My research has two primary areas of focus. First, I examine the lived experiences of African American men with a particular focus on their educational experiences. In this realm, I investigate their experiences at both the secondary and postsecondary levels. At the secondary level, I examine school culture, resilience, motivation, and academic achievement; at the postsecondary level, I focus on campus climate, peer relations, involvement on campus, and persistence.
Additionally, I also am interested in how relationships and experiences with race impact the lives of African Americans. My second area of research examines how they are represented within the media, with particular attention to museums. Here, I explore collective identity, collective memory, representation strategies, and the narratives deployed in museums.
We Didn’t Let the Neighborhood Win: Black Male Students’ Experiences in Negotiating and Navigating an Urban Neighborhood. Journal of Negro Education 84(3): 13. (2015)
We Need More of This: Engaging Black Men on College Campuses. College Student Affairs Journal 33(1): 19. (2015)
Who had the greatest influence on your career path?
I have had a number of people influence my career path. Most importantly, my father supported my academic efforts at each level as well as supporting a variety of my professional experiences. I was blessed and fortunate to engage with Dr. Edgar Epps during my undergraduate years. Dr. Epps' research focused on African Americans in higher education. I had the opportunity to take several of his classes, through which I was exposed to a wide range of literature that helped me develop a contextual knowledge to better understand urban education, academic aspirations, and higher education.
Additionally, my learning experiences with Dr. Ayana Karanja, who served as my dissertation chair, helped certify my goals for a career as a faculty member. She stimulated my intellectual growth, challenged my ways of knowing, and reaffirmed my aspirations for excellence.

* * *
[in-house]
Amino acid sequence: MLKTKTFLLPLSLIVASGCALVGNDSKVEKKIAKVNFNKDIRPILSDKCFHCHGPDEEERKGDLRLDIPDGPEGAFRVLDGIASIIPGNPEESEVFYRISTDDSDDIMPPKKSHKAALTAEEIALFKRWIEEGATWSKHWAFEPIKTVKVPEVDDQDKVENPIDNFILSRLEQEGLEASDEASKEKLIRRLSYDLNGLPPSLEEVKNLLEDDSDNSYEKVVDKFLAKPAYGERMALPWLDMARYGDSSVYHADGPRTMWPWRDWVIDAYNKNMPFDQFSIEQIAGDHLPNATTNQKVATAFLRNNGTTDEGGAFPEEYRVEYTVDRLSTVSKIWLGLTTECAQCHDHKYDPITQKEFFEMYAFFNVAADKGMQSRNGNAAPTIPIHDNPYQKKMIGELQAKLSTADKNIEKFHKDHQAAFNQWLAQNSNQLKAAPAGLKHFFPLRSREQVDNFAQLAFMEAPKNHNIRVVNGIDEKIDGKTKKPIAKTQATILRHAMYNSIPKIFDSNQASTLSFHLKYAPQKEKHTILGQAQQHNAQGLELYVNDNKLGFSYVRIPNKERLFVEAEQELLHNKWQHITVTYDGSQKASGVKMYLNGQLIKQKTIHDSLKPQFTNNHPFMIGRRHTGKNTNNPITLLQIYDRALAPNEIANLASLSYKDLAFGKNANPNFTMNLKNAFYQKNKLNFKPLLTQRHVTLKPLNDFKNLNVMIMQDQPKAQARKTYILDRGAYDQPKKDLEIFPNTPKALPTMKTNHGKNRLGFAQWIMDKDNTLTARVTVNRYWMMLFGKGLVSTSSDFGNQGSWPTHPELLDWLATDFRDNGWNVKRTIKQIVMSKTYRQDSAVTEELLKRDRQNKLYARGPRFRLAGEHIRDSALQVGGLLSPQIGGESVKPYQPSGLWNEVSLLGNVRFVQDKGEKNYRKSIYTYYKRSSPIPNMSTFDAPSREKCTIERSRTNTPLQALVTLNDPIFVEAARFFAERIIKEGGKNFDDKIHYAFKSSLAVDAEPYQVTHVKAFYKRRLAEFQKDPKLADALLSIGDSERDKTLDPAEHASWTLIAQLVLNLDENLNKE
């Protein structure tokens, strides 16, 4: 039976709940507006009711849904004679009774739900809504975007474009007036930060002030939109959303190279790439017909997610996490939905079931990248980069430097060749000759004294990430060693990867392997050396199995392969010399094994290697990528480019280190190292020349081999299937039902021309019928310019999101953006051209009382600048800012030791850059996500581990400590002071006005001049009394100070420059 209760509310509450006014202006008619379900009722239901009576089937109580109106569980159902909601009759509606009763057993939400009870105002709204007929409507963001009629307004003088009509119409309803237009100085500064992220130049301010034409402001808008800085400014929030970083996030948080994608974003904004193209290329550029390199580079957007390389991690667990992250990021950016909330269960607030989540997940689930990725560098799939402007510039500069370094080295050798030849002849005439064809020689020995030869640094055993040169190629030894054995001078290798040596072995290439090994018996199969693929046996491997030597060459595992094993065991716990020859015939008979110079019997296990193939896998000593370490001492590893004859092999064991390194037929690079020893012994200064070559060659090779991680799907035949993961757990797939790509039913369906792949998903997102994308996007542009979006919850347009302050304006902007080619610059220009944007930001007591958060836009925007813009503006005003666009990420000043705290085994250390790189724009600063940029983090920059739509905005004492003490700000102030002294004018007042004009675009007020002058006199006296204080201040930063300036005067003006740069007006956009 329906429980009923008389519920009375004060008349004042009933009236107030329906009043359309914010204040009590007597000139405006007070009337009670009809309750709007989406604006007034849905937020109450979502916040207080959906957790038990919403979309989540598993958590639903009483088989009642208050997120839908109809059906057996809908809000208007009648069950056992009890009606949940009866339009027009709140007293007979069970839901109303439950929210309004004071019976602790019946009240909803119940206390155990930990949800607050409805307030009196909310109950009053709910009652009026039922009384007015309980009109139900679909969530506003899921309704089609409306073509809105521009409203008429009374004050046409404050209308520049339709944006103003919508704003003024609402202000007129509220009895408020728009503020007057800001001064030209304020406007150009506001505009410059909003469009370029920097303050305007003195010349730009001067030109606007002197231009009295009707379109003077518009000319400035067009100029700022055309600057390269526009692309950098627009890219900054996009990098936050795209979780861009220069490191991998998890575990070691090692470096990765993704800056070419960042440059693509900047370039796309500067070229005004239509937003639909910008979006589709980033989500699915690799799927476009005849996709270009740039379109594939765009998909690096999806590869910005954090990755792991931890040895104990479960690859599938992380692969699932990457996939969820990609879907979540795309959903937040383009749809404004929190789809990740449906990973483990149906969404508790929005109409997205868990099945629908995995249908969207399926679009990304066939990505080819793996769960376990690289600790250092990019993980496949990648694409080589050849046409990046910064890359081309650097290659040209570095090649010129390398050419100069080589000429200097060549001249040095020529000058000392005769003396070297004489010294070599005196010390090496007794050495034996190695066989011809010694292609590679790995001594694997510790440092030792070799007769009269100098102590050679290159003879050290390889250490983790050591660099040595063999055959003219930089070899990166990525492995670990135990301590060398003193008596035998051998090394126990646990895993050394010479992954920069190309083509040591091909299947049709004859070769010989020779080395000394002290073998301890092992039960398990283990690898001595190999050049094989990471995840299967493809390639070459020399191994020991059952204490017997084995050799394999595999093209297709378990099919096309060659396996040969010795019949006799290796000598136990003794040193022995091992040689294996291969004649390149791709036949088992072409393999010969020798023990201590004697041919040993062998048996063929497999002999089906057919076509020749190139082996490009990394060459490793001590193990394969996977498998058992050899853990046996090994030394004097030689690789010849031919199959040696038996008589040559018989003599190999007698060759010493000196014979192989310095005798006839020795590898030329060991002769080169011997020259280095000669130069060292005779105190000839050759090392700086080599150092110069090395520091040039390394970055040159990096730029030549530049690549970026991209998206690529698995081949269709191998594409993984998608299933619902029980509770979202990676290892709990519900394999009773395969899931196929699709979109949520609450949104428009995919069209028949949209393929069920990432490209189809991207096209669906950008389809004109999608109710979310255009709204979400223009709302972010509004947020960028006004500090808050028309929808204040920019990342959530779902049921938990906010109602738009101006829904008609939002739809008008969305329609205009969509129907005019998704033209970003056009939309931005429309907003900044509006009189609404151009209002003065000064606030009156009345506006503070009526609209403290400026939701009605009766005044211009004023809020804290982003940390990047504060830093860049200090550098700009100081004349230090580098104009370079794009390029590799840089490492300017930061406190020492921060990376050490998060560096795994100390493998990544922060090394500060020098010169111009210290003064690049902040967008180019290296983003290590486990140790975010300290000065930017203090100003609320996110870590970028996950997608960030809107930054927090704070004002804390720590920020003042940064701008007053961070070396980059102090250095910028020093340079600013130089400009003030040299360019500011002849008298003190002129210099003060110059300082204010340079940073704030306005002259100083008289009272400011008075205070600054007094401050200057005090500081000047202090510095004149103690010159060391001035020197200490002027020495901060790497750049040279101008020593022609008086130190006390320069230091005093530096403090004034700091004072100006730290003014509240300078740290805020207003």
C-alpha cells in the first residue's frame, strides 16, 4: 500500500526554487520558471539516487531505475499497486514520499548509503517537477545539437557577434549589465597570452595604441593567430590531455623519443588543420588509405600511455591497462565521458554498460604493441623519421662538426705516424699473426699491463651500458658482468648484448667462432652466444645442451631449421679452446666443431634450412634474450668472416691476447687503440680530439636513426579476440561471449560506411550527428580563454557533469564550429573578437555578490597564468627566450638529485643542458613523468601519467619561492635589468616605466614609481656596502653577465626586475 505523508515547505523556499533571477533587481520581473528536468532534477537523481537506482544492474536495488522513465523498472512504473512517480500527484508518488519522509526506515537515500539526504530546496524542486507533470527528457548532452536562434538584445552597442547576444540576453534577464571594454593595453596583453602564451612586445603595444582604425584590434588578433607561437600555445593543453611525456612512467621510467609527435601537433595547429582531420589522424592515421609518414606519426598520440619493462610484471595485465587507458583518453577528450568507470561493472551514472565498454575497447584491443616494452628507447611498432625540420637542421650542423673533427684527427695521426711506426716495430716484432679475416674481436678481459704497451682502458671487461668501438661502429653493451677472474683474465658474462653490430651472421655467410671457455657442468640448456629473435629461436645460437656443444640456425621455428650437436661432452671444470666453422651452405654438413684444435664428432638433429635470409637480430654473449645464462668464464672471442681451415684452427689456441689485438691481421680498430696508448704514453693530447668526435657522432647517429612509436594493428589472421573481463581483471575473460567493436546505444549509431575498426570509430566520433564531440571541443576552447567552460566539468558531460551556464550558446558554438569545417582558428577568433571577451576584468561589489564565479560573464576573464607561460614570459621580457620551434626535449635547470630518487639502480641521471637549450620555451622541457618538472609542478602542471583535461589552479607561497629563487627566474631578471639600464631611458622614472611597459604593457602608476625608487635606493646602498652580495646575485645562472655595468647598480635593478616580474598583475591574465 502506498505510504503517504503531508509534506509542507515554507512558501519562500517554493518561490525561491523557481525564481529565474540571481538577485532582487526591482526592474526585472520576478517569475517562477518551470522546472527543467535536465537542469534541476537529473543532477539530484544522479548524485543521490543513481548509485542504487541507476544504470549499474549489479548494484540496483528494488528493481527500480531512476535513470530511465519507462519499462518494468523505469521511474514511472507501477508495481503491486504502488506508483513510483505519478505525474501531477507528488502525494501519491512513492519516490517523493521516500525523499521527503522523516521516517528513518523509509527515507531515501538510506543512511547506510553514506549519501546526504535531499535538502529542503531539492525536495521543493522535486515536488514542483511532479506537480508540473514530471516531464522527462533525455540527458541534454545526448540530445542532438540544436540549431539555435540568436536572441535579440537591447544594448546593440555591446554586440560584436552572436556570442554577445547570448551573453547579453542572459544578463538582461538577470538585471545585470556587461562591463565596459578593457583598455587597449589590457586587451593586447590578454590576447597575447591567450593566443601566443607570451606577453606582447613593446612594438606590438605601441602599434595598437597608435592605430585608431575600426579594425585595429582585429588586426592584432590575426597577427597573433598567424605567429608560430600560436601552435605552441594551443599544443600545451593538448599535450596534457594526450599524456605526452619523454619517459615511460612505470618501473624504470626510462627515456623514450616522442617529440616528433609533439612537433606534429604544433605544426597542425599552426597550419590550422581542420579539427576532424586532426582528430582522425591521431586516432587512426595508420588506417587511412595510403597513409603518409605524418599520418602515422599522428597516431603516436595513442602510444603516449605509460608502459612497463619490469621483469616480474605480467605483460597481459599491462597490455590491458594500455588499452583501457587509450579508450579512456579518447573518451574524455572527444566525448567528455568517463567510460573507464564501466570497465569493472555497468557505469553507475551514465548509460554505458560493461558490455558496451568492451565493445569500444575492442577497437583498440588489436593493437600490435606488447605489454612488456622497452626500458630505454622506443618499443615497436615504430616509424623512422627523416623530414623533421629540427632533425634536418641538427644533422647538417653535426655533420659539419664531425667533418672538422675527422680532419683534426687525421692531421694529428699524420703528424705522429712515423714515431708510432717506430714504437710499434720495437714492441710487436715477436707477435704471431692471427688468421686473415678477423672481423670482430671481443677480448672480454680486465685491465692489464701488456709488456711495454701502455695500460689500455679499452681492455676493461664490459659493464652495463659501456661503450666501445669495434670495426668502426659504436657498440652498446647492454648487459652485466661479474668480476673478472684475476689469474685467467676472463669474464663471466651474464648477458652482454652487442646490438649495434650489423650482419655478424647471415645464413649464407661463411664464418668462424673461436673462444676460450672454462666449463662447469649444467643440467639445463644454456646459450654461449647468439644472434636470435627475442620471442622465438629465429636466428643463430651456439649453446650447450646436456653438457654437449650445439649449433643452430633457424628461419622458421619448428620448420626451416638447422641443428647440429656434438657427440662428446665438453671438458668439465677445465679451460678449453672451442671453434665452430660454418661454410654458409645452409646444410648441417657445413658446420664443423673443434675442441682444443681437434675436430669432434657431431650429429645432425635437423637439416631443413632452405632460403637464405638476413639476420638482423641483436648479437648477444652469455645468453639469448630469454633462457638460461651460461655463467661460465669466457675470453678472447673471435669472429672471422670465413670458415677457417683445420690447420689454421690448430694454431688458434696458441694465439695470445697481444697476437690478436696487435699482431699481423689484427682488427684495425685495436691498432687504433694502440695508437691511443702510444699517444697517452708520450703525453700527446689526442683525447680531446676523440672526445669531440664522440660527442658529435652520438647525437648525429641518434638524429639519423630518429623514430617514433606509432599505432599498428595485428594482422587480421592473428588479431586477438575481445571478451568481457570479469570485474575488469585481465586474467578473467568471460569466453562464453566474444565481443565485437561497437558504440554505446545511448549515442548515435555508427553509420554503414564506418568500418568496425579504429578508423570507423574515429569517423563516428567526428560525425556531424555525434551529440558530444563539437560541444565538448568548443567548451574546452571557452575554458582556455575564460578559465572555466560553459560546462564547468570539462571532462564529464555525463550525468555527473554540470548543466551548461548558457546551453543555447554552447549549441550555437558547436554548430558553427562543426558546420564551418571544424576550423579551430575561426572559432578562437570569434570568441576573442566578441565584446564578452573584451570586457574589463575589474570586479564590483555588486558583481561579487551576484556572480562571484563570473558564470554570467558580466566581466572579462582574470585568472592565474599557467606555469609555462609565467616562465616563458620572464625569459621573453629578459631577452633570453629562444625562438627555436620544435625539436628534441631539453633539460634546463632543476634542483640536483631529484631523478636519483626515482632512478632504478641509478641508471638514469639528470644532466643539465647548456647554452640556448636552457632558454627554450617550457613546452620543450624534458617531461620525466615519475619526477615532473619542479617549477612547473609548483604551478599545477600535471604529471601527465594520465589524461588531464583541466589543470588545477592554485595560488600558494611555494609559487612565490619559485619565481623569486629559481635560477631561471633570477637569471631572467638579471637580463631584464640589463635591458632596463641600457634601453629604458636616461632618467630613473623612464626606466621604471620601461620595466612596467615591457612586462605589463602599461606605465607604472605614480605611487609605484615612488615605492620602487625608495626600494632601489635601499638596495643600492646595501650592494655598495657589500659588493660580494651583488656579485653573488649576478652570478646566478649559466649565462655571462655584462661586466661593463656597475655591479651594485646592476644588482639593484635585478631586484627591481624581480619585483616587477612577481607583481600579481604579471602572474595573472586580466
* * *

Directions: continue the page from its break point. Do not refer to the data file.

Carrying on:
Also, I had a number of professors who modeled what I wanted to accomplish, such as Dr. Daniel Black, Dr. Sandra Taylor, and Dr. David Dorsey (Clark Atlanta University) to name a few.
If funding were unlimited, what would you choose to research?
If funding were unlimited, I would choose to research the same topics that I investigate now – the lived experiences of Black males and representations of African Americans in the media. These issues are pertinent to the fields of sociology, education, and Africana/Pan-African/Black Studies and are relevant to multiple communities as well. If I received funding, I would complicate my research further to speak to multiple social identities across a broader spectrum of students and I would extend my museum research into an international context.
What is something your colleagues don’t know about you?
One thing that my colleagues don't know about me is that I enjoy playing miniature golf.
Who or what inspires you?
I remain inspired by our youth. It is a privilege to share space with them and learn from their voices and experiences--they have so much to offer us. I remain inspired by their efforts to achieve in spite of lacking resources and opportunities and I am inspired by their willingness to dream and hope for a better future--for themselves, their families, and communities. Also, I am inspired by our elders and ancestors who gave birth to our present possibilities.
What’s the most thrilling or adventurous thing you’ve ever done?
One of the most adventurous things that I have done is to hike up Mt. Rainer to close to 7,000 feet.